Twyford’s commuter train has $175 ticket price

Press Release – New Zealand National Party

David Bennett – Infrastructure

16 November 2018

The Transport Minister’s commuter rail plan between Hamilton and Auckland is so expensive that he could pay passengers to use a taxi or Uber instead, National’s Associate Infrastructure spokesperson and Hamilton East MP David Bennett says.

“Based on a 150-passenger service running at full capacity every day of the year for three years the $57.7 million project amounts to $175 per ticket.

“That is an extraordinarily expensive subsidy and is totally disproportionate to the cost of other forms of transport such as a bus. The Government could pay for taxis or Ubers for all the train’s passengers at a comparable cost.

“The National Party is a fan of efficient transport networks but Phil Twyford has missed the mark with his puffing diesel service, which comes at a gold-plated cost and is too small in scale to make an appreciable difference.

“Between June 2016 and 2017, NZTA recorded an average of 20,532 vehicles travelling northbound and 22,985 vehicles travelling southbound at Bombay every day. Even running at maximum capacity, the train carrying 150 passengers can hardly be expected to reduce motorway congestion.

“National had a better plan for rail. The last Government would have pushed ahead with complete electrification of the network from Pukekohe to Tuakau for approximately $130 million, a more environmentally friendly option than the diesel engine proposed.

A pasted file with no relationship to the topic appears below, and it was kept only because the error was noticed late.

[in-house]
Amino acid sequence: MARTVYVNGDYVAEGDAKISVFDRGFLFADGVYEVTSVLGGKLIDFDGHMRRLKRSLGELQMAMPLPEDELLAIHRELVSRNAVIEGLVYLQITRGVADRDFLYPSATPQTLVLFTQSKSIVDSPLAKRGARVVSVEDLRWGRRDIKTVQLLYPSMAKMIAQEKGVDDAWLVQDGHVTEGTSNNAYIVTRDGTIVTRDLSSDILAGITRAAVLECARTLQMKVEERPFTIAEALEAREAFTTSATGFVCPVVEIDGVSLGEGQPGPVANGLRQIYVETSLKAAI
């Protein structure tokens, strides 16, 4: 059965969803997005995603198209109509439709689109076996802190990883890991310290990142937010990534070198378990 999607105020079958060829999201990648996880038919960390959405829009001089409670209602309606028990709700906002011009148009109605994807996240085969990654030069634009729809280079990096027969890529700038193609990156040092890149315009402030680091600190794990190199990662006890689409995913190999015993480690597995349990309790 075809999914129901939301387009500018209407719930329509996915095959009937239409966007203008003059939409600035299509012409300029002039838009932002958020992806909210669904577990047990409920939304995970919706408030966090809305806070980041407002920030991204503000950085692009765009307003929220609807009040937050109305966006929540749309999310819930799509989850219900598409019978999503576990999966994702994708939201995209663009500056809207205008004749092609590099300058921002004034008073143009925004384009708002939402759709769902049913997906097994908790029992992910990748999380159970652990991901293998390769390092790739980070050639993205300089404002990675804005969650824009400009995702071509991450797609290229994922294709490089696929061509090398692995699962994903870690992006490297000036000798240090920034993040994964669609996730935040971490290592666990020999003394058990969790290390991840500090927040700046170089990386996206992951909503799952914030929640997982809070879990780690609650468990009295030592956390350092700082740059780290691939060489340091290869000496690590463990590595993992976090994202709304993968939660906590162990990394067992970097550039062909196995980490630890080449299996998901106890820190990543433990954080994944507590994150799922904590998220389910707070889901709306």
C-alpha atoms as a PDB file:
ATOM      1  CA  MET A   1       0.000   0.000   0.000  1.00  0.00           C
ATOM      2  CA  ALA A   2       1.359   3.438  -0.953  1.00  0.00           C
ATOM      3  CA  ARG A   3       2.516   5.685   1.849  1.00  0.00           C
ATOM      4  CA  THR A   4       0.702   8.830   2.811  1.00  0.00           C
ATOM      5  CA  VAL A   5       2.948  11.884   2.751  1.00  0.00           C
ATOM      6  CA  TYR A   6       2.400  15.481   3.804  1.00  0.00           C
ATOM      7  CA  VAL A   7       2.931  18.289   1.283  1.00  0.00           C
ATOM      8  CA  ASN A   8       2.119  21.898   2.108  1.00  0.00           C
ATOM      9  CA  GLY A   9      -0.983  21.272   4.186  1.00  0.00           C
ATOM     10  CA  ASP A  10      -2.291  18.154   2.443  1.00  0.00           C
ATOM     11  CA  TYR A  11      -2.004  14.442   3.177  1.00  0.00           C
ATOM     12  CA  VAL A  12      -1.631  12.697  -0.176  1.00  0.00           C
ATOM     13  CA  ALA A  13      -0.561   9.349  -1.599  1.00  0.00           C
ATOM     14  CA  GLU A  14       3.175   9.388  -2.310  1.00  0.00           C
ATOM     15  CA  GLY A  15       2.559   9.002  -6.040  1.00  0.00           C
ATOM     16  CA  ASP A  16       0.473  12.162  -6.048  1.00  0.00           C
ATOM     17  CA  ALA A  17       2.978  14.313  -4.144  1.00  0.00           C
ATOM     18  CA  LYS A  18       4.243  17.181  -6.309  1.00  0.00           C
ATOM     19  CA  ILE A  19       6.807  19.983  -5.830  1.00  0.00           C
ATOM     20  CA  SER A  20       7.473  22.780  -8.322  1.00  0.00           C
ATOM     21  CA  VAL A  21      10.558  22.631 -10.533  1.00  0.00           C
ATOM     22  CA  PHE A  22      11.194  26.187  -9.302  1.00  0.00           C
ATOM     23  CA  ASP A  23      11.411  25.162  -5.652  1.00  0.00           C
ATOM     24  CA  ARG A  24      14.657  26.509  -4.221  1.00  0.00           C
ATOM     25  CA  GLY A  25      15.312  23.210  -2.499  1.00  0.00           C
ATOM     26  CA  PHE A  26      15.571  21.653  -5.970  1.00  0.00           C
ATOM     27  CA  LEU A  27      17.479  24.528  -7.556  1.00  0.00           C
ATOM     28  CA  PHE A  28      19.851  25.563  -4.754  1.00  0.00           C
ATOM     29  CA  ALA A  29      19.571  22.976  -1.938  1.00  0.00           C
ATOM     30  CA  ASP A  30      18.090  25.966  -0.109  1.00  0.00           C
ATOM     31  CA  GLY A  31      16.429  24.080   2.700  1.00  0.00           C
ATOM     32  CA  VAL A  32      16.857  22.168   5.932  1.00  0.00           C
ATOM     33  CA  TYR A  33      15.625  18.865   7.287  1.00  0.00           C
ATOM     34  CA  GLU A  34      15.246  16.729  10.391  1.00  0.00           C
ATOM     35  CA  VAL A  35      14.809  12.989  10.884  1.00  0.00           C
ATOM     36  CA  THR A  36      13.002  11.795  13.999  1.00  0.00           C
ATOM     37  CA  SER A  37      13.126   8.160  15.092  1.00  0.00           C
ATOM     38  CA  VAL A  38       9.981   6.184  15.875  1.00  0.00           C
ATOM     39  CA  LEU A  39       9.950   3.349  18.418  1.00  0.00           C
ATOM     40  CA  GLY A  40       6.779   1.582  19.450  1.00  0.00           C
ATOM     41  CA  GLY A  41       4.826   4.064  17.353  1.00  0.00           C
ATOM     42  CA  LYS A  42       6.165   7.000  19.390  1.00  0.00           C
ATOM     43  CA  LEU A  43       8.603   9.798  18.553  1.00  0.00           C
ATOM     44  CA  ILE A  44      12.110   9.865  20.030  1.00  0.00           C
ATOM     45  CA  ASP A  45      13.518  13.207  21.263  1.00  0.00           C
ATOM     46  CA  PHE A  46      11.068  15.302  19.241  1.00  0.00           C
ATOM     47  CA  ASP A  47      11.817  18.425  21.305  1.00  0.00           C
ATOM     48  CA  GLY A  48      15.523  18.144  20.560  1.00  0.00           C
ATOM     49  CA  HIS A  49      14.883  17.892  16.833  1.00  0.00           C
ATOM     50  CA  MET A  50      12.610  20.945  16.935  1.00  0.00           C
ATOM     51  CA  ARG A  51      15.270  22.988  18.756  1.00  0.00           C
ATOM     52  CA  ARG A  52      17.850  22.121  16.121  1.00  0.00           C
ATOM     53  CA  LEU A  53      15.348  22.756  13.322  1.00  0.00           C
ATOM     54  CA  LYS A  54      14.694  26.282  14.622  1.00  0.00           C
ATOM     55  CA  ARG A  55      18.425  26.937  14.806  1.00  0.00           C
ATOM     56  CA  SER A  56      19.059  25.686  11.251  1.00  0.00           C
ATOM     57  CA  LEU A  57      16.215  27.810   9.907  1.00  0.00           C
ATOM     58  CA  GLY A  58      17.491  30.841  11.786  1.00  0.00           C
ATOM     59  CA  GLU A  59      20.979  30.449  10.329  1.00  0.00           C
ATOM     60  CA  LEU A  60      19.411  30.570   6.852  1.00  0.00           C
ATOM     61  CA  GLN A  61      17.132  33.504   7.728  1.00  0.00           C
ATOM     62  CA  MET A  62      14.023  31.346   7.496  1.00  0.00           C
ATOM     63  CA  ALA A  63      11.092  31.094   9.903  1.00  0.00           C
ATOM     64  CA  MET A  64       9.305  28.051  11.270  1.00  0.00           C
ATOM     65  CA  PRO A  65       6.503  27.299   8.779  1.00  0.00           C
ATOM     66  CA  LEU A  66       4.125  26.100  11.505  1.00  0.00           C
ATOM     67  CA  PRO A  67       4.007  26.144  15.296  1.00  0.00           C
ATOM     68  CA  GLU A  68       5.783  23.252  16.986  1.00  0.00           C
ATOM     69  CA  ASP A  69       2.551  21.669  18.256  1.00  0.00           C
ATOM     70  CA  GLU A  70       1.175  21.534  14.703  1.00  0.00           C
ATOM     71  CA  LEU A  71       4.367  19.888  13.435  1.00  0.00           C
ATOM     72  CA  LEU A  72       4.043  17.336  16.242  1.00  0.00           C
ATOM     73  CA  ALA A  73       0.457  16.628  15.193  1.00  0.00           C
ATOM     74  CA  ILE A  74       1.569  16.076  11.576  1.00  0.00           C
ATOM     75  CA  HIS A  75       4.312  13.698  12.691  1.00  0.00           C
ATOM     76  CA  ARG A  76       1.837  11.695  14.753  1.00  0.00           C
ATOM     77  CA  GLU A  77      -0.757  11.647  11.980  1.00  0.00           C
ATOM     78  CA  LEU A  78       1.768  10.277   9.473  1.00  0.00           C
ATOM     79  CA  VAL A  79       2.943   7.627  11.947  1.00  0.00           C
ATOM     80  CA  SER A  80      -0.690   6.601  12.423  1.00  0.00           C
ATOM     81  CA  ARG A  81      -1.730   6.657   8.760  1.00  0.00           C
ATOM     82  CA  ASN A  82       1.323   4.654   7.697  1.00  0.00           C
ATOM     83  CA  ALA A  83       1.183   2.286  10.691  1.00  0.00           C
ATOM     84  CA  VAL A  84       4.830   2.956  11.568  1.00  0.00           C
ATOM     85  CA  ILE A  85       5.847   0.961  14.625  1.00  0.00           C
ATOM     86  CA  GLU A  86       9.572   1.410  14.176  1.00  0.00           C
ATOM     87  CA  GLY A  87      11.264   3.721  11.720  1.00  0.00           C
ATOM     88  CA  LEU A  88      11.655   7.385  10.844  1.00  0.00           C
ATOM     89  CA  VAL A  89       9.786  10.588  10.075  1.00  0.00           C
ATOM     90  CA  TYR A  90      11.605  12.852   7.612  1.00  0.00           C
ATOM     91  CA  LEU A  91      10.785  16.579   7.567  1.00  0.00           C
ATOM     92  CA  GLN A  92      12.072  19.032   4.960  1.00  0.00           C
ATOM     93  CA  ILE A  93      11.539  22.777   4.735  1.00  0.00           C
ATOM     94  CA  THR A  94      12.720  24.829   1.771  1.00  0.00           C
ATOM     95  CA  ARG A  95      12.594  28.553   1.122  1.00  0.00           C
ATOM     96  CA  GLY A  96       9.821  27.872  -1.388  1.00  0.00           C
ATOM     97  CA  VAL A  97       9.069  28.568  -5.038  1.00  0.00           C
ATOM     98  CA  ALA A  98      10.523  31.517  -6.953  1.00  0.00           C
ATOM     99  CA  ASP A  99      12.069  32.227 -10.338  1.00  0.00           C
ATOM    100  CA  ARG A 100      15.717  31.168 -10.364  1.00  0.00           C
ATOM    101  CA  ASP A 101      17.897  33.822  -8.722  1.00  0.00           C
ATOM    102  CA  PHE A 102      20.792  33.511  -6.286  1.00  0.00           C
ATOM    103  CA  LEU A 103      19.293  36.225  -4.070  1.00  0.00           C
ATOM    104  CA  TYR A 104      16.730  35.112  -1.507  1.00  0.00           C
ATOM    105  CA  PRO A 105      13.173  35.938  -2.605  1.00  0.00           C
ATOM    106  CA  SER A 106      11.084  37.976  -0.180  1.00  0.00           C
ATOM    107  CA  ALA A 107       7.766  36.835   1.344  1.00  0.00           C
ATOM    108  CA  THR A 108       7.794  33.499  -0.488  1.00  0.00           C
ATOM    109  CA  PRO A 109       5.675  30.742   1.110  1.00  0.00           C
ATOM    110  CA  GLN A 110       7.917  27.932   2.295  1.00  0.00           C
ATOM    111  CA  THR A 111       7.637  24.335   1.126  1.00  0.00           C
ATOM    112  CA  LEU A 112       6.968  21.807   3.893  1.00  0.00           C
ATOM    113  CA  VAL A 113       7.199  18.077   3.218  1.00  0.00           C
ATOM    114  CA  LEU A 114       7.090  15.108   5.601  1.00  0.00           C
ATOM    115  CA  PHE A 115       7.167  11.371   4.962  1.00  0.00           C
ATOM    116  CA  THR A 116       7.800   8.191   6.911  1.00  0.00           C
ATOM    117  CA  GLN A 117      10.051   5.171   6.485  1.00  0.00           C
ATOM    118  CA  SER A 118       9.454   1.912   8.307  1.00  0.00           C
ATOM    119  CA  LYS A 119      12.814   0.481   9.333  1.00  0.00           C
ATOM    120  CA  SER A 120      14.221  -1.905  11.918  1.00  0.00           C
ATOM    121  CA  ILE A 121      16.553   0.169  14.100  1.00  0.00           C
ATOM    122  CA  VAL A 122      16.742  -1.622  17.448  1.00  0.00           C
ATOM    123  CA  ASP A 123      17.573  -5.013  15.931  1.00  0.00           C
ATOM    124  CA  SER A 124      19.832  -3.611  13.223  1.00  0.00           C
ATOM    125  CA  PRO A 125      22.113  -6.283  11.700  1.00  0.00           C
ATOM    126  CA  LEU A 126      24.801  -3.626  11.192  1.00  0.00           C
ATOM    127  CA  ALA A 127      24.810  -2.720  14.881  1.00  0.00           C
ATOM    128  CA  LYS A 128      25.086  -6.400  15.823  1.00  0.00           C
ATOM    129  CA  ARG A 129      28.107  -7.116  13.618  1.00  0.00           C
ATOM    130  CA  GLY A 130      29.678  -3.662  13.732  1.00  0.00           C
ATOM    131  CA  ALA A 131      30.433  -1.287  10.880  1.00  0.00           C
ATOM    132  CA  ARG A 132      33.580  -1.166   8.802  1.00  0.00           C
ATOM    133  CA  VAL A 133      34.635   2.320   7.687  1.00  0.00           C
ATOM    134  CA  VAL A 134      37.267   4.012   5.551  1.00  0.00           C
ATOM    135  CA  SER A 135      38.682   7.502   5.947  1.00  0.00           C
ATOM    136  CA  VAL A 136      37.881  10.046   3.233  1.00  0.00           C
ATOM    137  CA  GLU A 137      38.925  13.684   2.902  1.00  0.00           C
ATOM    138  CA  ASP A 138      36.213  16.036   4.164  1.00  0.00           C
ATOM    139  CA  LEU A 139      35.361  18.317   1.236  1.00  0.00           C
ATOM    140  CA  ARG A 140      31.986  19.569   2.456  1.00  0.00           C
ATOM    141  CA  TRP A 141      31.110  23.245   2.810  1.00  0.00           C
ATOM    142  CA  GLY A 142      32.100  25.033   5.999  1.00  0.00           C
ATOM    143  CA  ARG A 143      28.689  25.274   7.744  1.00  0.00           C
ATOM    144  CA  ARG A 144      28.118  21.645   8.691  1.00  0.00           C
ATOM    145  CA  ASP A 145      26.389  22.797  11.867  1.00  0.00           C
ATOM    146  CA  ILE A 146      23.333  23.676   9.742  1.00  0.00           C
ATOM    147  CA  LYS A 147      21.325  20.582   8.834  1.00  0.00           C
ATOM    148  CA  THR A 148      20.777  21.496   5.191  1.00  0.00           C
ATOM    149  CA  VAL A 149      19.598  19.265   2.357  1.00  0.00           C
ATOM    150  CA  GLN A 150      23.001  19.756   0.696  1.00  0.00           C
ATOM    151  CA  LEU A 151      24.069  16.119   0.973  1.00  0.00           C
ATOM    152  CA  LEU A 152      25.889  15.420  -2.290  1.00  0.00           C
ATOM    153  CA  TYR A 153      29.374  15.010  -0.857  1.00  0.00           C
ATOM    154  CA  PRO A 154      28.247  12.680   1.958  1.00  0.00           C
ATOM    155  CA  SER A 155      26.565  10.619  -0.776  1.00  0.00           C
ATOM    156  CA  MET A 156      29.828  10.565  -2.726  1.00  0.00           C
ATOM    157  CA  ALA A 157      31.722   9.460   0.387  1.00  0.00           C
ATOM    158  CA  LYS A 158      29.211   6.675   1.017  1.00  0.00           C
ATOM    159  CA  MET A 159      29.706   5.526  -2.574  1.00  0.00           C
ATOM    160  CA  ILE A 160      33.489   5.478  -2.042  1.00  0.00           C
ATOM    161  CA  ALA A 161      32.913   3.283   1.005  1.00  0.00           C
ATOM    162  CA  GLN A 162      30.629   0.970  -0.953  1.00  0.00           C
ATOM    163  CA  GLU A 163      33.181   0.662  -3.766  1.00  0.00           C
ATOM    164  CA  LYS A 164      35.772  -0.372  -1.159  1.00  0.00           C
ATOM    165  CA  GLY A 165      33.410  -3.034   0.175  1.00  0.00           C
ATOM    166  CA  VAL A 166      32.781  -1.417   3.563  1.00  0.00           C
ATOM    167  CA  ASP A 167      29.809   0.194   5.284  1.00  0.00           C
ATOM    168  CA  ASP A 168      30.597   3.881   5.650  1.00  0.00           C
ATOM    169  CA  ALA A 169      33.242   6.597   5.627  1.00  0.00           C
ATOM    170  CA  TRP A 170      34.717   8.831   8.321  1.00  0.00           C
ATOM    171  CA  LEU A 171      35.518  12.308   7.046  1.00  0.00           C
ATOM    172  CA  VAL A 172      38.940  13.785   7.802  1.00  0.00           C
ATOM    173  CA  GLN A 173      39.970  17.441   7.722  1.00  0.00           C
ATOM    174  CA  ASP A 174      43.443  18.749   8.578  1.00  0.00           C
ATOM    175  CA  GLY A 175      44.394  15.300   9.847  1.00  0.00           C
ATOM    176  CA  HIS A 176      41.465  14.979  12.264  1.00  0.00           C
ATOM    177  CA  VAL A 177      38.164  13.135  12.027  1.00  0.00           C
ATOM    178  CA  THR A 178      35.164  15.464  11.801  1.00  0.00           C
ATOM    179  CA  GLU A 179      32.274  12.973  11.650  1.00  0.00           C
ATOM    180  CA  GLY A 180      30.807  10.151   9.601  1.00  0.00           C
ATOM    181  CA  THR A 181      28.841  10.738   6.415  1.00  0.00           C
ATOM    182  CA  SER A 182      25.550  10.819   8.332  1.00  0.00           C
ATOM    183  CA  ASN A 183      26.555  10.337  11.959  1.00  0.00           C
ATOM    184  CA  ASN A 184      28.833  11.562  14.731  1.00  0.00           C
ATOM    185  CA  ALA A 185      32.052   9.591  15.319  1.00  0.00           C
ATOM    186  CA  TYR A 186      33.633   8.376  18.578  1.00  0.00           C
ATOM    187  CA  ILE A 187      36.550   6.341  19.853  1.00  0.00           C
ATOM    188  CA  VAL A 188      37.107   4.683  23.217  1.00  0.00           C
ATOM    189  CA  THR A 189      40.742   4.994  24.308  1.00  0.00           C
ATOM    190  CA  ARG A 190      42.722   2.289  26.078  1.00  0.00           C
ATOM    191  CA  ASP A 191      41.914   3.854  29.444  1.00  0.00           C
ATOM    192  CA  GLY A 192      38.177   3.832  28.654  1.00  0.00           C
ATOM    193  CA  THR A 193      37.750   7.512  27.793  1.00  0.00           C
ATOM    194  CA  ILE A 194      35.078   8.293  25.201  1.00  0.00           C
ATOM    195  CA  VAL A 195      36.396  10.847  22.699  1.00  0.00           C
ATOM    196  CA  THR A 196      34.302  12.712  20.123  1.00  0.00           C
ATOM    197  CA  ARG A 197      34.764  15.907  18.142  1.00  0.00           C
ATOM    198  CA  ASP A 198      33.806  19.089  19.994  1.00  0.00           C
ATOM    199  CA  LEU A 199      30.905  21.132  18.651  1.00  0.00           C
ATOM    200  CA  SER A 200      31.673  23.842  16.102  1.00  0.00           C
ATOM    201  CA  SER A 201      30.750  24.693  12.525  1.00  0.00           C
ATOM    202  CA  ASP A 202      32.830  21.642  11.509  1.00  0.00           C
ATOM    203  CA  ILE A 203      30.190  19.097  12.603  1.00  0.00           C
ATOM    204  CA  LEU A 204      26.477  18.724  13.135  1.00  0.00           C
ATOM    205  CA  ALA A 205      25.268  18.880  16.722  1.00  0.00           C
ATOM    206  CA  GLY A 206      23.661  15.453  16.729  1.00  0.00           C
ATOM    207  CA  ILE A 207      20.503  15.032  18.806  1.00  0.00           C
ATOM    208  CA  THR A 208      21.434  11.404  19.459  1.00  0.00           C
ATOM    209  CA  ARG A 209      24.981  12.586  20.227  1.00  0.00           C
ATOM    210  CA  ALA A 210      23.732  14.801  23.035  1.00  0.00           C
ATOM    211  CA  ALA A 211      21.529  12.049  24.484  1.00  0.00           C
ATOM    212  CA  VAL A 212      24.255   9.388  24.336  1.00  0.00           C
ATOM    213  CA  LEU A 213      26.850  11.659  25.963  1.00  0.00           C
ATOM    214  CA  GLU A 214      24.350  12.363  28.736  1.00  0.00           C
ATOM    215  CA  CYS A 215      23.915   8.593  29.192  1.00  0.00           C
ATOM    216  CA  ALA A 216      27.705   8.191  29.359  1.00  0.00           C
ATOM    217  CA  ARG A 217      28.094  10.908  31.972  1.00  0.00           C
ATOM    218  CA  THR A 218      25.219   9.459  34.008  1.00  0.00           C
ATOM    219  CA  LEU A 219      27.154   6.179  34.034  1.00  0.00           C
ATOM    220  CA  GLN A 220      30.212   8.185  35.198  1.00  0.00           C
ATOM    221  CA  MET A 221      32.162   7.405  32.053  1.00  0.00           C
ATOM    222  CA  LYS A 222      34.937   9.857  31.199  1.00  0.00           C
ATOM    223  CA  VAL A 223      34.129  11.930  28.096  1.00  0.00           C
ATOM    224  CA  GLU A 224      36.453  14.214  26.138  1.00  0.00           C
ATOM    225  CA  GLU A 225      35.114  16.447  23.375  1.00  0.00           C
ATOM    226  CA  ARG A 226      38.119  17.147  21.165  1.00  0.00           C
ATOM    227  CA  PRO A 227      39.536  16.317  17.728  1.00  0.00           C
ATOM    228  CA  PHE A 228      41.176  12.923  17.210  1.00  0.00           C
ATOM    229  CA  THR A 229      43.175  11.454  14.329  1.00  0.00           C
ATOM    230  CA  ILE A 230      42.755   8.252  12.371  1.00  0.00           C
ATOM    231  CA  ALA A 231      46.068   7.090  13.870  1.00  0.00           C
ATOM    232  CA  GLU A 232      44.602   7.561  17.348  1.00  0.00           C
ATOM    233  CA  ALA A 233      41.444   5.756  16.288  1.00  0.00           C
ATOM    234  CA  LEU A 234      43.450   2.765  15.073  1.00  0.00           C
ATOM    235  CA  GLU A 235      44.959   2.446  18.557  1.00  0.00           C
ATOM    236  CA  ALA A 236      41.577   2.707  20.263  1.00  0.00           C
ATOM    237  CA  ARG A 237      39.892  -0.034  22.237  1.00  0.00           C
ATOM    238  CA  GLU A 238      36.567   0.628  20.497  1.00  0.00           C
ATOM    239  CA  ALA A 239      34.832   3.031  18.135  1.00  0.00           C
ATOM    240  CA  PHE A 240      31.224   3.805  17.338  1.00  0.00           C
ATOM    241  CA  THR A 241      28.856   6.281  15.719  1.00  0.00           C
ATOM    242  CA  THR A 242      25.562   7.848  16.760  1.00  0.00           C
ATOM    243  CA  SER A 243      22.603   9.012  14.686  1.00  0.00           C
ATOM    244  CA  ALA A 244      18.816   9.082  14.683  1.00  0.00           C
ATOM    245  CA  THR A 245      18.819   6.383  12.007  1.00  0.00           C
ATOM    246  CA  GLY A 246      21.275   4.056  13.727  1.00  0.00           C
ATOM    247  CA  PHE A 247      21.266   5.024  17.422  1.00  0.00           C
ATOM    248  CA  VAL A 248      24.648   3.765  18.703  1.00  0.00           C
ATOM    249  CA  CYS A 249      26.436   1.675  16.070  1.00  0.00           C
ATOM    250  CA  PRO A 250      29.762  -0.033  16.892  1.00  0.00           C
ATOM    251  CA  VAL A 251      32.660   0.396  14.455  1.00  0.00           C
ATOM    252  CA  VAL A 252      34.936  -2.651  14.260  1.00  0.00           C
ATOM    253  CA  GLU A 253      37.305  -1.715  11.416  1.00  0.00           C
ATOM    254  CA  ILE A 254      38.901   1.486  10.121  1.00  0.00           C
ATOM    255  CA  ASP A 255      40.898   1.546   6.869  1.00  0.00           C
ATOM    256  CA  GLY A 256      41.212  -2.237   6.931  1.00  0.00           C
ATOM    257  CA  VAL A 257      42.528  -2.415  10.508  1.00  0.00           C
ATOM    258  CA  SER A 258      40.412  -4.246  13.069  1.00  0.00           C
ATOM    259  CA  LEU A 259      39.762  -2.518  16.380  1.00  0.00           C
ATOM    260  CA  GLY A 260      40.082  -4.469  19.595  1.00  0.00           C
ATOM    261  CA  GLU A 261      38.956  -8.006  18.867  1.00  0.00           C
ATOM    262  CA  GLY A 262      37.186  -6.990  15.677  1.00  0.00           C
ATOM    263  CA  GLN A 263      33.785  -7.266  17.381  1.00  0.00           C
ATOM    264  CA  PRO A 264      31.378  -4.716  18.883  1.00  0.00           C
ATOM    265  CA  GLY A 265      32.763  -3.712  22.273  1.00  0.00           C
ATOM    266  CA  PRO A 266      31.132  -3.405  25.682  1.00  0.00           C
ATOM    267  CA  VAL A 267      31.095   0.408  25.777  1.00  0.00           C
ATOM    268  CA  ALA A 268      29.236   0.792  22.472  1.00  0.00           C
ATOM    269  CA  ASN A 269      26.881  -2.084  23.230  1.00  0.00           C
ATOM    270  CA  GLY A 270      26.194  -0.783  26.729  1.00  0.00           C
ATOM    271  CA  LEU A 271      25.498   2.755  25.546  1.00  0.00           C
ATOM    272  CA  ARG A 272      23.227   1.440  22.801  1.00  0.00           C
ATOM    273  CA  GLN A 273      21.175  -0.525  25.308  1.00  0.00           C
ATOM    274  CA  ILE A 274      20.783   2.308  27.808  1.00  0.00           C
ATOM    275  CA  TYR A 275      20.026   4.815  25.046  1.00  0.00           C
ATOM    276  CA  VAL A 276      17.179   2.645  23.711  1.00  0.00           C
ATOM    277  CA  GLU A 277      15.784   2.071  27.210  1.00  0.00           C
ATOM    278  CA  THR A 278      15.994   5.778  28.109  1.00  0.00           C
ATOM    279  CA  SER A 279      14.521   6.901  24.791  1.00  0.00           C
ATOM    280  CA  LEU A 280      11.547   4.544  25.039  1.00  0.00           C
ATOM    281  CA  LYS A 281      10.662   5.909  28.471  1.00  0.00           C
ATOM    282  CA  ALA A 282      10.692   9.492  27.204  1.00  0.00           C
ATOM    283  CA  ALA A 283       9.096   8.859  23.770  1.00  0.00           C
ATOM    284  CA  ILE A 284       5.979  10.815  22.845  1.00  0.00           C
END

“This could then come with a park and ride for Waikato commuters to get into Auckland. Another alternative is to extend electrification into the North Waikato at Tuakau and make best use of both the Auckland rail network and the Waikato Expressway.

“This Government has a phobia about roading and instead of dealing with the choke points on our busiest highways it has taken money away from the regions to spend on pet projects like Auckland’s trams.

“This is also a Government that doesn’t have much regard for the cost of things, having committed hundreds of millions of dollars on working groups that fix nothing now and wasted billions on incentive schemes that have failed to incentivise anyone.

“National made great strides improving some of the busiest sections of the national roading network and knows that infrastructure decisions that come at great cost should be rigorously assessed. The Government needs to think smarter.”


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